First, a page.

`Boomerang kids' keep returning home

Money: Parents are often happy to help their adult children, but financial planners warn of risk.

February 16, 2004|By Eileen Ambrose | Eileen Ambrose,SUN STAFF

Gayle Lomax of Columbia figured she had successfully launched her first child from the nest four years ago when her daughter moved to Washington to attend Howard University.

But six months ago, her daughter was back home, no longer able to afford her apartment on a part-time job and saddled with more than $5,000 in credit card debt. The 22-year-old has finished school and is working as a waitress while searching for a job in television production.

"The prospects aren't really good. She may be home longer than a year or so," said Lomax, a single parent.

Across the country, more and more parents are finding their adult children returning home to live for months or even years when they had been expected to be deep into their own lives. The latest census figures show that 56 percent of men and 43 percent of women ages 18 to 24 live with one or both parents.

These so-called "boomerang kids" are appearing on their parents' doorsteps for reasons that include a lackluster job market, health problems, divorce or the realization that they can't afford the kind of lifestyle their parents offer.

Parents are often happy to help their adult children get on their feet, both financially and emotionally.

But an offspring's return is frequently a financial burden. In serious cases, where adult children repeatedly boomerang home, their parents' lives can be derailed, financial planners say.

"Children are the No. 1 financial risk to parents, far beyond anything that the stock market can do," said John Bacci, a financial planner with Foundation Financial Advisors in Linthicum.

Young adults who come home frequently expect to pick up where they left off -- living rent-free in their old room, with Mom and Dad footing the bills, experts say. Food and utility costs shoot up. Parents might pay health and auto insurance and supply a monthly allowance. Many children arrive deep in debt, and some parents feel obligated to bail them out.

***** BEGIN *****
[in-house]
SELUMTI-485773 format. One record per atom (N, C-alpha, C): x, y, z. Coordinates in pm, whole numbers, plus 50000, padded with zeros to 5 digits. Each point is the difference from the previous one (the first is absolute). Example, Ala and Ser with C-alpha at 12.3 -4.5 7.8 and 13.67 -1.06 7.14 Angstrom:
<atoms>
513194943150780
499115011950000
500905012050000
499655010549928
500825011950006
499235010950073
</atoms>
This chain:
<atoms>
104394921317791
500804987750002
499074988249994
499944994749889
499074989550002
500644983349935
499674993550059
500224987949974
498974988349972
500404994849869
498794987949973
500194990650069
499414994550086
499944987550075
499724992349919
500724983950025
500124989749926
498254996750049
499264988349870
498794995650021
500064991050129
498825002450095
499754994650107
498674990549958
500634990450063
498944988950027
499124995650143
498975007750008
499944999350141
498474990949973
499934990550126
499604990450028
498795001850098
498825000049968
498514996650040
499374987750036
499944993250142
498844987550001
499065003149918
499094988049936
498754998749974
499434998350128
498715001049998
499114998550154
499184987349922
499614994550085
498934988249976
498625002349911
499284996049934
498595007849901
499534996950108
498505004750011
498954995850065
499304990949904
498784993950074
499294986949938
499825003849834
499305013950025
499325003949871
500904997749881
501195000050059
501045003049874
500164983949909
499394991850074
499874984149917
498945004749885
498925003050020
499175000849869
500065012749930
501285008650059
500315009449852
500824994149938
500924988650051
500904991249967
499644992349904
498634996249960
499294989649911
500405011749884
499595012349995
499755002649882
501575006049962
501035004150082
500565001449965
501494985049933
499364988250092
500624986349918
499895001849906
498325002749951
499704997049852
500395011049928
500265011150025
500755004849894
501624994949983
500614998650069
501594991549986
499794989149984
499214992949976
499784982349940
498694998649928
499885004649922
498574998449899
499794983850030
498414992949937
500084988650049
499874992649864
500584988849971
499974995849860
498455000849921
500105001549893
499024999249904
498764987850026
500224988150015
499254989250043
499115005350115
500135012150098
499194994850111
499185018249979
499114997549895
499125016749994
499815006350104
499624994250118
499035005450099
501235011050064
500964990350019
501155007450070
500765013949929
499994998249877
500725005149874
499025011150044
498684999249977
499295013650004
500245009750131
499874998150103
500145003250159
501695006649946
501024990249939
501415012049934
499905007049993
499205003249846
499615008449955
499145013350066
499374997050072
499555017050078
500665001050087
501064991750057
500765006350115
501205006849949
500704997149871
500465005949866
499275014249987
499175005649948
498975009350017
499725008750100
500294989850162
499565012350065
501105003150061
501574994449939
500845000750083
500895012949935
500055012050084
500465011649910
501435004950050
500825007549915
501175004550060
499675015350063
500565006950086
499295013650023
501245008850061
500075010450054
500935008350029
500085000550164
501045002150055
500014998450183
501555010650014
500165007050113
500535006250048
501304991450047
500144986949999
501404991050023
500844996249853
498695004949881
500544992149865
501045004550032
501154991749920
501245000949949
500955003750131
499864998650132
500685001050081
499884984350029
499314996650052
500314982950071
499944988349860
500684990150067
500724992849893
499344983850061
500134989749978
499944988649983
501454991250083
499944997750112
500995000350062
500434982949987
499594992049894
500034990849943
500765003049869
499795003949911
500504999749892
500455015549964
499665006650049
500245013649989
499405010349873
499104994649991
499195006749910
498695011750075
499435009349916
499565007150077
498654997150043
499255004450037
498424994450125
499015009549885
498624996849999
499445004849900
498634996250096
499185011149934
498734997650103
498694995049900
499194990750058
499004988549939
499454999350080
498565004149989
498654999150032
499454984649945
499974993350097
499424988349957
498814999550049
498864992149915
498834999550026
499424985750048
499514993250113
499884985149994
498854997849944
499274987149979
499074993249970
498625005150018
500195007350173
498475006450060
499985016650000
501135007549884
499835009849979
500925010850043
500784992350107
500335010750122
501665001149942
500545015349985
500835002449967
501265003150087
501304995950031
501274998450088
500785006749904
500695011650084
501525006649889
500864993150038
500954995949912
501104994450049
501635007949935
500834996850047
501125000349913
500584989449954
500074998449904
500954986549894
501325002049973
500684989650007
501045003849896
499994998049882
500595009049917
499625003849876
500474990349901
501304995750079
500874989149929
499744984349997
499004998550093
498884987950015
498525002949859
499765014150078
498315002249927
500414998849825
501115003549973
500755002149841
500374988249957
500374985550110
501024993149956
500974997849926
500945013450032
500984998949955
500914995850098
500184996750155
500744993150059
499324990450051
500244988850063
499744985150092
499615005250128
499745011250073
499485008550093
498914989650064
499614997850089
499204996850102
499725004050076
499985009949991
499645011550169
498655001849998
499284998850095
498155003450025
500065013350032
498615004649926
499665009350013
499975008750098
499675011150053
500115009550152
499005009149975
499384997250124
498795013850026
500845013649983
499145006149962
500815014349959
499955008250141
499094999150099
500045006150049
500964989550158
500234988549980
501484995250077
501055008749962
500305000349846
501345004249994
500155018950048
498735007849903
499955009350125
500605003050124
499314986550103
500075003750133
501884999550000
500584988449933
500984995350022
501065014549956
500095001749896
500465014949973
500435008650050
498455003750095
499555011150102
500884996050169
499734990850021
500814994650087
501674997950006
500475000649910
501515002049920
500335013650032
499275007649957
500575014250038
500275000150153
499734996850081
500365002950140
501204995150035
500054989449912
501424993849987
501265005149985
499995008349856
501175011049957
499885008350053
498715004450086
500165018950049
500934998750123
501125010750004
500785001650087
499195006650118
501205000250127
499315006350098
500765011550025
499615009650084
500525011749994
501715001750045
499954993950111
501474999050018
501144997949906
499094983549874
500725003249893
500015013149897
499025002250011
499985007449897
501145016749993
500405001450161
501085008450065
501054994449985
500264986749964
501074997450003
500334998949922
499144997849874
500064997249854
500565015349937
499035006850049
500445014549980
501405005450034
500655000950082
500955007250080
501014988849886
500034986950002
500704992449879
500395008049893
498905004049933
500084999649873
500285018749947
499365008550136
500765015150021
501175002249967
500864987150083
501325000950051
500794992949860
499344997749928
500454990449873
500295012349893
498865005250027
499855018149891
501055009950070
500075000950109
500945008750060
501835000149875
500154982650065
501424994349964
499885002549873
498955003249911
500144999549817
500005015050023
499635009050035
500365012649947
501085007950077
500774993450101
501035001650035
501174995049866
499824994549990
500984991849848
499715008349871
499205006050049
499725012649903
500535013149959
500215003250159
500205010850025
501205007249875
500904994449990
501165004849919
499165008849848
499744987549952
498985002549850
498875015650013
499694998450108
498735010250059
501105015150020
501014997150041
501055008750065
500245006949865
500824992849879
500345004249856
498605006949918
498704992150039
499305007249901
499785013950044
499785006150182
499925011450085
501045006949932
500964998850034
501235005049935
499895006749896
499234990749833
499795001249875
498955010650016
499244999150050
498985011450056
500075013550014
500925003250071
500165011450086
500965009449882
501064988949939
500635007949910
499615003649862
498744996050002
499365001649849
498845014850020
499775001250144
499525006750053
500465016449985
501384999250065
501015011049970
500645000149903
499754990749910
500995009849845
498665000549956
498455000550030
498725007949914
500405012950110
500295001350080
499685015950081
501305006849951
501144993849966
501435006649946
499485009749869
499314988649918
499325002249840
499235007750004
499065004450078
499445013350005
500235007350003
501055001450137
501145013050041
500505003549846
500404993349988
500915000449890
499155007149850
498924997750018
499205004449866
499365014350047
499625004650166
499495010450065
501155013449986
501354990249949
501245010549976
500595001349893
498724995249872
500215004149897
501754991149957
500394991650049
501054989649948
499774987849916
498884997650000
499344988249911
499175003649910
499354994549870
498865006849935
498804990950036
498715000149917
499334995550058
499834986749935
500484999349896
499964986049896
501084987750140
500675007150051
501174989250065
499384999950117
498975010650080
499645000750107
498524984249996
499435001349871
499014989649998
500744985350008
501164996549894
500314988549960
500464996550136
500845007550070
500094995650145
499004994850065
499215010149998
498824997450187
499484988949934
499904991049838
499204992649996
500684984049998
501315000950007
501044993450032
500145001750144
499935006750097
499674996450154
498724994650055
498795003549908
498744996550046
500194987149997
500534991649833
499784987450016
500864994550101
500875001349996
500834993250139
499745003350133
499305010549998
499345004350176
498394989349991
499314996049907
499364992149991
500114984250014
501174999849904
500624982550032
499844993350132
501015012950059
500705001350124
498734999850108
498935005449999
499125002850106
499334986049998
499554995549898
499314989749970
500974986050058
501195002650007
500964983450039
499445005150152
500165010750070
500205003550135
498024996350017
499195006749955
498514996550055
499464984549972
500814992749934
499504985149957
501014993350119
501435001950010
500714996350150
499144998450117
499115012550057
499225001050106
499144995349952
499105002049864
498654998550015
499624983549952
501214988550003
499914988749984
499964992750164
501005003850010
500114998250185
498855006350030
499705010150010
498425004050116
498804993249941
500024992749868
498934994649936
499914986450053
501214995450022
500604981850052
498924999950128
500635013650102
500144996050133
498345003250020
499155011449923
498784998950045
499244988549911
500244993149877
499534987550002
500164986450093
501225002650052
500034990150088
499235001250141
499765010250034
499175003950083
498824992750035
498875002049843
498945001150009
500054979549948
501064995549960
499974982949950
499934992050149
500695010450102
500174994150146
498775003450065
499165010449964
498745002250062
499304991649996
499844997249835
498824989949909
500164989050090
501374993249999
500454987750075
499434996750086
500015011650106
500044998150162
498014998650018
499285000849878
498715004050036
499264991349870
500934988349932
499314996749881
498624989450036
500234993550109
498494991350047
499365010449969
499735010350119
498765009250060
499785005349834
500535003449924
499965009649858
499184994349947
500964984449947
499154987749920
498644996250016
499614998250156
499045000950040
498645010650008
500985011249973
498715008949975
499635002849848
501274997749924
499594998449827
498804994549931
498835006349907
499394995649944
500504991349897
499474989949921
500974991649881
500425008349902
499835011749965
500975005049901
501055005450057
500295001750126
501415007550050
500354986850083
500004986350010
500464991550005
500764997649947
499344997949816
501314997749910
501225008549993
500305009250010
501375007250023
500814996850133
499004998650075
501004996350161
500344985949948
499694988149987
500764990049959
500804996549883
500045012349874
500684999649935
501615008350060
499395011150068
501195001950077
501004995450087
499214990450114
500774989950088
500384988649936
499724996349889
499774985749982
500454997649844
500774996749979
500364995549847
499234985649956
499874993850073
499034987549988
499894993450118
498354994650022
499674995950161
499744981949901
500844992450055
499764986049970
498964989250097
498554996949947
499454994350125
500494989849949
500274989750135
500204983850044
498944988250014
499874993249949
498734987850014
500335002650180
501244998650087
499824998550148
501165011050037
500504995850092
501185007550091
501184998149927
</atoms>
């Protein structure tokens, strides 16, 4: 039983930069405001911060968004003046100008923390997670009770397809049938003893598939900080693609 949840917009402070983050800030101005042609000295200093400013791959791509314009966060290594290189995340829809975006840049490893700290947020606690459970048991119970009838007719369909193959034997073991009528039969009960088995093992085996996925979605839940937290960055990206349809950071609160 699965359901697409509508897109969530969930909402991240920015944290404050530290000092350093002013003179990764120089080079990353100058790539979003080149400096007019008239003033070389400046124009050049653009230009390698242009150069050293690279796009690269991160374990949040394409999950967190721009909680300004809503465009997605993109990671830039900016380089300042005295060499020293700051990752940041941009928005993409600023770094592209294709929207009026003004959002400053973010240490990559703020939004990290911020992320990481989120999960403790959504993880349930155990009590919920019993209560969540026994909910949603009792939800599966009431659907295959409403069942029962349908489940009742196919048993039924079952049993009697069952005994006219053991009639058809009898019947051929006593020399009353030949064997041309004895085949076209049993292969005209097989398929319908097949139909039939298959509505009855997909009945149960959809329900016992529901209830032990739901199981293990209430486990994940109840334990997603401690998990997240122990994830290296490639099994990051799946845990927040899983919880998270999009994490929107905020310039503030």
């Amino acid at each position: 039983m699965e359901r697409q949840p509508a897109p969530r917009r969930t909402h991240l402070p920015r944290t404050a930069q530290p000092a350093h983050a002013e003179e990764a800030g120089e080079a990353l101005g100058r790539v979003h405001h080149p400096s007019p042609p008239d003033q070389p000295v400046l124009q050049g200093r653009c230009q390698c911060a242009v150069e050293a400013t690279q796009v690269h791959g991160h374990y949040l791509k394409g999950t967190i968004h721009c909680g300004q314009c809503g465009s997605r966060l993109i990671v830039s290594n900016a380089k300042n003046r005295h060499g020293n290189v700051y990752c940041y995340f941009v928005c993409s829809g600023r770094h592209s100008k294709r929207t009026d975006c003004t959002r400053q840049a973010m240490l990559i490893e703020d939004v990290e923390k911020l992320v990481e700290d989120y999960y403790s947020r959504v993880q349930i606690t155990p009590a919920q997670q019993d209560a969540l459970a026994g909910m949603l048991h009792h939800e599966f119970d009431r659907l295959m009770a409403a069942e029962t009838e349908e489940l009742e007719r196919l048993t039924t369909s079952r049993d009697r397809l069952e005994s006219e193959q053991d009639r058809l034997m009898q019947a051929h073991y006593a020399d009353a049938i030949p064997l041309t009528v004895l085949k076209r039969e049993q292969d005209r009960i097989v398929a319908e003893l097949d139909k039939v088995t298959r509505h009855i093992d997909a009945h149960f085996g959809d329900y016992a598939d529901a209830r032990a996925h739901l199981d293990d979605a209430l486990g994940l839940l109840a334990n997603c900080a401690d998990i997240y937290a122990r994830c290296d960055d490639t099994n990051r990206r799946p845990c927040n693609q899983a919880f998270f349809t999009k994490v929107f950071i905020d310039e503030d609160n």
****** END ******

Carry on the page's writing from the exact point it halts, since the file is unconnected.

Money shelled out to help adult offspring means fewer dollars going toward the parents' goals, including retirement.

James Klima, a financial planner in Ellicott City, bluntly told a Howard County couple recently that their retirement plan is being jeopardized by their two daughters, both in their 30s and divorced.

The couple want to sell their large house and move to a smaller place on the Eastern Shore. They haven't done so because each daughter has come home two or three times in the past five or so years, Klima said. By continuing to support their daughters this way, the parents risk a lower standard of living in retirement, he said.

"It's an emotional tug of war. Doing what you need to do for your own best interest and giving in to your kids' failings," Klima said.

Lomax said she postponed some discretionary spending, such as travel and replacing an 8-year-old car, when her daughter returned.

"There are some things that I would love to do that will have to wait," she said.

Living rent-free at home has allowed her daughter, Sharon McDonald, to use her paycheck to paying off the credit card debt.

"I kind of miss being on my own," McDonald said. But she added: "It's convenient. Free food. No bills. I'm glad to have my mom close by."

Lomax, a vice president at T. Rowe Price Investment Services, said her generosity has its limits.

"The prospect of her being at home at age 30 would scare me to death," said Lomax, 44, who also has a son in college. "I'm at a point in my life and understand money enough to know that I'm going to do what I need to do to make sure my retirement is taken care of."

Many parents who welcome their adult children home acknowledge that they wouldn't have dreamed of doing the same thing when they were young.

"We were actually in the mind-set that once you get out of the house you're an adult and ... you have to make your own way," said Dalene Robinson, 60, of Ellicott City, who jokingly referred to her two adult children as "revolving-door kids."

"The kids today can't make their own way," said Robinson, whose daughter, Carmon, a single parent, makes about $10 an hour. "That's tough."

A tough job market has prompted some children to return home.

Ricky Harris, 26, has been living with his parents in Denver since he graduated from George Washington University Law School in May.

"It's really tough," Harris said. "I didn't think I would be living at home as long as I had been."

His mother gives him $300 a month for spending. He helps out by running errands, such as grocery shopping, picking up the dry cleaning or taking her dog to the vet.

"It's not bad," said his mother, Susie Johnston. "The only problem is he's kind of messy. I just shut his door."

Some young adults move back home to live rent-free while attending graduate school or building up a down payment on a house. Others return because their parents can provide a higher standard of living than they can afford on their entry level salaries, experts said.

Sometimes it's more than economics.

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